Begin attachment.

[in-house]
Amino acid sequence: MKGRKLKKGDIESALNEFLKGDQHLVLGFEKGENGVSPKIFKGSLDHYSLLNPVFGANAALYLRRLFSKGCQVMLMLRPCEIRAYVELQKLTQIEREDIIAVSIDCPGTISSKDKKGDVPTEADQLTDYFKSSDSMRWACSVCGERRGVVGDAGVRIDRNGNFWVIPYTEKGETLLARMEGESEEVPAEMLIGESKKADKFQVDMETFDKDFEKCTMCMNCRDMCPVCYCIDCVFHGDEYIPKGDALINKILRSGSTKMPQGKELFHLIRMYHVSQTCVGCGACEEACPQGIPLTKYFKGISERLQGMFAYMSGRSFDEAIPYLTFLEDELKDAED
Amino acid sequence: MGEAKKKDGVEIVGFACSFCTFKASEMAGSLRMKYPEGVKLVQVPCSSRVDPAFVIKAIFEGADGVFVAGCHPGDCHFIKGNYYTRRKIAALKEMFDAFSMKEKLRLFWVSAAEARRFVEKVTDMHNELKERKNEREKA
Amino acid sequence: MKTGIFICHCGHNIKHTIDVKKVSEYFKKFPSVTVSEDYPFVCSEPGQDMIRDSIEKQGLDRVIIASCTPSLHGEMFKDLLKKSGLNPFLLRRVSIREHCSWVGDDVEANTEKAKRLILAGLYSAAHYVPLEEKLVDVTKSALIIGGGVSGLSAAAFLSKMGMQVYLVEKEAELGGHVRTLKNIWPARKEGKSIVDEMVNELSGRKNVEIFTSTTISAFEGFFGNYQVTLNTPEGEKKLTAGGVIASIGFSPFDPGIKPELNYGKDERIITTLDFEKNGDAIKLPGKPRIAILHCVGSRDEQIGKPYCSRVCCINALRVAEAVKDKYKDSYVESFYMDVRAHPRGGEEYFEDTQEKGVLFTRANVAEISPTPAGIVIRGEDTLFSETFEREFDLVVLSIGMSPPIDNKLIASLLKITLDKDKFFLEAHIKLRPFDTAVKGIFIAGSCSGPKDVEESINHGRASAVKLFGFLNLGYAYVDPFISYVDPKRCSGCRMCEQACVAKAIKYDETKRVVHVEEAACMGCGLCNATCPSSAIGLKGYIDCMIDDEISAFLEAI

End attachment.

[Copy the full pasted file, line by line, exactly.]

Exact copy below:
[in-house]
Amino acid sequence: MKGRKLKKGDIESALNEFLKGDQHLVLGFEKGENGVSPKIFKGSLDHYSLLNPVFGANAALYLRRLFSKGCQVMLMLRPCEIRAYVELQKLTQIEREDIIAVSIDCPGTISSKDKKGDVPTEADQLTDYFKSSDSMRWACSVCGERRGVVGDAGVRIDRNGNFWVIPYTEKGETLLARMEGESEEVPAEMLIGESKKADKFQVDMETFDKDFEKCTMCMNCRDMCPVCYCIDCVFHGDEYIPKGDALINKILRSGSTKMPQGKELFHLIRMYHVSQTCVGCGACEEACPQGIPLTKYFKGISERLQGMFAYMSGRSFDEAIPYLTFLEDELKDAED
Amino acid sequence: MGEAKKKDGVEIVGFACSFCTFKASEMAGSLRMKYPEGVKLVQVPCSSRVDPAFVIKAIFEGADGVFVAGCHPGDCHFIKGNYYTRRKIAALKEMFDAFSMKEKLRLFWVSAAEARRFVEKVTDMHNELKERKNEREKA
Amino acid sequence: MKTGIFICHCGHNIKHTIDVKKVSEYFKKFPSVTVSEDYPFVCSEPGQDMIRDSIEKQGLDRVIIASCTPSLHGEMFKDLLKKSGLNPFLLRRVSIREHCSWVGDDVEANTEKAKRLILAGLYSAAHYVPLEEKLVDVTKSALIIGGGVSGLSAAAFLSKMGMQVYLVEKEAELGGHVRTLKNIWPARKEGKSIVDEMVNELSGRKNVEIFTSTTISAFEGFFGNYQVTLNTPEGEKKLTAGGVIASIGFSPFDPGIKPELNYGKDERIITTLDFEKNGDAIKLPGKPRIAILHCVGSRDEQIGKPYCSRVCCINALRVAEAVKDKYKDSYVESFYMDVRAHPRGGEEYFEDTQEKGVLFTRANVAEISPTPAGIVIRGEDTLFSETFEREFDLVVLSIGMSPPIDNKLIASLLKITLDKDKFFLEAHIKLRPFDTAVKGIFIAGSCSGPKDVEESINHGRASAVKLFGFLNLGYAYVDPFISYVDPKRCSGCRMCEQACVAKAIKYDETKRVVHVEEAACMGCGLCNATCPSSAIGLKGYIDCMIDDEISAFLEAI